by adgrooms on May 22, 2019

The onslaught of hackers in healthcare never ceases. Personal Health Information (PHI) is so essential and valuable, it is a tempting target. Even with multi-layered security systems in place, some hackers still slip through. Phishing is currently one of the most popular ways to breach the security layers. It is perpetrated by preying on employees through their email. In a recent survey, 83 percent of physicians have experienced a cyber attack. 55 percent of those incidents were the result of phishing. Everyone who works in healthcare and uses email (which happens to be everyone) needs to understand what phishing is, how to spot it, and how to avoid it.

Phishing is a fraudulent attempt to obtain information from you by appearing as a trusted entity online. Often these are so well disguised that even a cautious person could be deceived. They will entice the intended victim to click a link or enter a password, usually with the goal of installing ransomware. Ransomware is a program that encrypts essential data so that only the hacker can access it. For organizations without a failsafe in place, this blocks access to crucial information until a ransom is paid to the hacker, or a painful, expensive, time-consuming data restoration is performed.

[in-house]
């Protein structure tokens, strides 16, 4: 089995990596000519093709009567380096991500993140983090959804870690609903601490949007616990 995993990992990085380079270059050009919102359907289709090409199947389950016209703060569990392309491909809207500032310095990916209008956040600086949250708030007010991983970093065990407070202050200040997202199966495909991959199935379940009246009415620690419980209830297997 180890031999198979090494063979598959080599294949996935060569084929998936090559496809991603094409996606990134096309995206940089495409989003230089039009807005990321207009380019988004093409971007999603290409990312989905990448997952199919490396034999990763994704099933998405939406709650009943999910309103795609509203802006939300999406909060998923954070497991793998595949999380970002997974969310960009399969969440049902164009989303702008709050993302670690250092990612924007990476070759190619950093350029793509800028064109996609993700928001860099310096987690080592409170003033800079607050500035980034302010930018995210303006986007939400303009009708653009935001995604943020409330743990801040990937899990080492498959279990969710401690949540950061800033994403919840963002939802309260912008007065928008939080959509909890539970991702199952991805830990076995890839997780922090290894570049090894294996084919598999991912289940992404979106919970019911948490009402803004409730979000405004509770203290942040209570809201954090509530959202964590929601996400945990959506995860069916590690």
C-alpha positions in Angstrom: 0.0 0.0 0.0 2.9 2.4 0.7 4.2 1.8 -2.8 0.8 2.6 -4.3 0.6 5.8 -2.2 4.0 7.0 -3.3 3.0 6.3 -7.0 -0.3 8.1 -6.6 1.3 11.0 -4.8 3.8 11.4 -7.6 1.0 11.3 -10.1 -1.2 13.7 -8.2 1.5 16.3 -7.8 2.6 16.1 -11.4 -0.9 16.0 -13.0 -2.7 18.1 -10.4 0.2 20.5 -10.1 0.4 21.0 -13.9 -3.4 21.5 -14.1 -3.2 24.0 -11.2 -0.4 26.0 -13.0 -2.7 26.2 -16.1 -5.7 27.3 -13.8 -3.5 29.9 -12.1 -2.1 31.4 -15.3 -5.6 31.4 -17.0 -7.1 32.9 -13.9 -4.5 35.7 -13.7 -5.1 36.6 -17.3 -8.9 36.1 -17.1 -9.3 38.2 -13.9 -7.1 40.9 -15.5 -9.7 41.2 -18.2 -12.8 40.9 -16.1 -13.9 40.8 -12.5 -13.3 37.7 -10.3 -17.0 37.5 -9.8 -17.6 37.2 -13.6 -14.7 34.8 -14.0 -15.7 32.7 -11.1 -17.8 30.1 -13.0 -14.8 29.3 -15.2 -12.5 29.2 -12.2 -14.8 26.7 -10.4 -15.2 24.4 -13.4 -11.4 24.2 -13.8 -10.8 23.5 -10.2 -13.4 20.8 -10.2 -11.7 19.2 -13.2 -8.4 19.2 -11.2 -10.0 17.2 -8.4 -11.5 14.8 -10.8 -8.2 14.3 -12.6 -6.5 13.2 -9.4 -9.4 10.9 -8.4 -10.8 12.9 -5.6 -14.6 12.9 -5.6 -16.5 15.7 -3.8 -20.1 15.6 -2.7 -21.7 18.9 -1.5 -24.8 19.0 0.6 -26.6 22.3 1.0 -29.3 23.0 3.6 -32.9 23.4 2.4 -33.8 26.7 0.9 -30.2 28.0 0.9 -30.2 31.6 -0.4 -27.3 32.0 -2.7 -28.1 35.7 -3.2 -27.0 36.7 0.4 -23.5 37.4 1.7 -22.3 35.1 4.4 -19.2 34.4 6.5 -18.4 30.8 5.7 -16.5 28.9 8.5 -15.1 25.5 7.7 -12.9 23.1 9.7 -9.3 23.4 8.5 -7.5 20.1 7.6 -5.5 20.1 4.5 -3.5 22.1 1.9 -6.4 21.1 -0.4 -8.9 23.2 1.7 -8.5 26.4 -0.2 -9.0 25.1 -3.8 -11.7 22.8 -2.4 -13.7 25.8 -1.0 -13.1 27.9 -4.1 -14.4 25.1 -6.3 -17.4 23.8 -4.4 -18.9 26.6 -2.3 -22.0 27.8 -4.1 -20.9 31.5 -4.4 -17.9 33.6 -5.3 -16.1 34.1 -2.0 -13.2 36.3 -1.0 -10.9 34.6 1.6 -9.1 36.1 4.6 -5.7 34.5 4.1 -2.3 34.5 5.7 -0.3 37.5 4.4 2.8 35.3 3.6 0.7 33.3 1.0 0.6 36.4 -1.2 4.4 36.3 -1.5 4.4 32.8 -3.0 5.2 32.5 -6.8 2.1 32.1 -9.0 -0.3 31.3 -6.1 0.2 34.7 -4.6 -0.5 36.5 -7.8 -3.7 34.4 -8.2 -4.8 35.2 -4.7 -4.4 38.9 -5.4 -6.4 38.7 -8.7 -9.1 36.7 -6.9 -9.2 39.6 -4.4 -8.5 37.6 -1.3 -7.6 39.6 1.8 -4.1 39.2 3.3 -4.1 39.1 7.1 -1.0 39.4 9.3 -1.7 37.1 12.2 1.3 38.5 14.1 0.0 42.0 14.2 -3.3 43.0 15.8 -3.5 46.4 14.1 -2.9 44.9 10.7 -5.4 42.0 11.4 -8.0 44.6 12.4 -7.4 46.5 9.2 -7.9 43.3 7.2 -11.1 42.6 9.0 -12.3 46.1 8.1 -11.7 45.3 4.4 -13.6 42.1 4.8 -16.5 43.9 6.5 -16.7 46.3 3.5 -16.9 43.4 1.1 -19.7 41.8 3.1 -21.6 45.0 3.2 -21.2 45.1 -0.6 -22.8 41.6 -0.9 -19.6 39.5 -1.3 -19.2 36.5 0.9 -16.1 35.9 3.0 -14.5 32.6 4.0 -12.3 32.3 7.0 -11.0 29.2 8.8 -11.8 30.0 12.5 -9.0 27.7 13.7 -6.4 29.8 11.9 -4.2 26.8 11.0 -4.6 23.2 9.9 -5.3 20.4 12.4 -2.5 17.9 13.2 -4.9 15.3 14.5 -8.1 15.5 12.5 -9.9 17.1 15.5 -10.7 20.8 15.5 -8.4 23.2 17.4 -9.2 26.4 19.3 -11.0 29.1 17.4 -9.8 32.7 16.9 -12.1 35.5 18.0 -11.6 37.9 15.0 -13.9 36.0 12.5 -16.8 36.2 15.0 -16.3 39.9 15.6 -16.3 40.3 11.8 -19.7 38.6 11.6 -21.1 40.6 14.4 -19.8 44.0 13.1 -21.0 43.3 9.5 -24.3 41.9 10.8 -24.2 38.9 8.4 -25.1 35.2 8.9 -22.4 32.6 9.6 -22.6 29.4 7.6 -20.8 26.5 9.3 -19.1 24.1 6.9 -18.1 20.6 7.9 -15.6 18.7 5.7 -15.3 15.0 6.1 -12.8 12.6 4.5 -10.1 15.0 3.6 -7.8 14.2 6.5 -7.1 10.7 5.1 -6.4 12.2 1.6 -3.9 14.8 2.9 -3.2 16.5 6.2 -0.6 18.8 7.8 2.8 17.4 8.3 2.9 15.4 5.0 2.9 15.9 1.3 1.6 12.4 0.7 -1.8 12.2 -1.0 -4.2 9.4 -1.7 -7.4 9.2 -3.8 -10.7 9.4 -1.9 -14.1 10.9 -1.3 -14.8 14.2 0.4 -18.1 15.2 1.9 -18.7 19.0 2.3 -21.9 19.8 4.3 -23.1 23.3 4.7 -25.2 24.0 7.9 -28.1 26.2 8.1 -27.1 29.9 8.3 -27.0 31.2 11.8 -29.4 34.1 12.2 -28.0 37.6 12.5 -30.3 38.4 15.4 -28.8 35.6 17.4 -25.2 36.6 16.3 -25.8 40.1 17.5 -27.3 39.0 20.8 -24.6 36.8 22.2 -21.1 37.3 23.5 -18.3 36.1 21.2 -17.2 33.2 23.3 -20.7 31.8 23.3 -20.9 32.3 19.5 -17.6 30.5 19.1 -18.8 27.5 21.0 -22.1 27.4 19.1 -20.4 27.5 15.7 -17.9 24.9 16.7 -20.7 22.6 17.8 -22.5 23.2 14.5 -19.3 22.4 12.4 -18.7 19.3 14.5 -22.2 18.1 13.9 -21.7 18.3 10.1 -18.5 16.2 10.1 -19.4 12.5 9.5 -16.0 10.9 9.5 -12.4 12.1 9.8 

So how do you spot phishing? Be wary of anything that asks you to verify an account or enter any personal information, especially if it is conveying a sense of urgency. It is a common tactic to instill panic to provoke a victim to act quickly without verifying the legitimacy of the source. If the email does not refer to you by name, that may be an indicator. Often a hacker will send out emails to thousands of addresses without knowing the full name of a person, while a legitimate sender with whom you have a relationship will address you personally.

Be aware of links in emails. Hyperlinks are underlined, highlighted words that contain a web address link. You can check a hyperlink by hovering over it and the full URL will appear. If the URL does not match the message or looks suspicious, do not click. Examine the link closely because it may look like legitimate when in fact, it may contain a slight variation. For example, could be or, a minor variation that is easy to miss, especially in a hurry. If the message appears to be important and from a known source, instead of clicking the link in the email, enter a known URL for the site directly in your browser.

IT departments have checks, such as email filters, in place but phishing attacks are breaking through the barriers at an alarming rate, compromising thousands of patient records as documented on Health IT Security’s website. Be vigilant and take a closer look at unfamiliar emails. Contact your IT department if you come across something suspicious. You may be the last line of defense for your organization.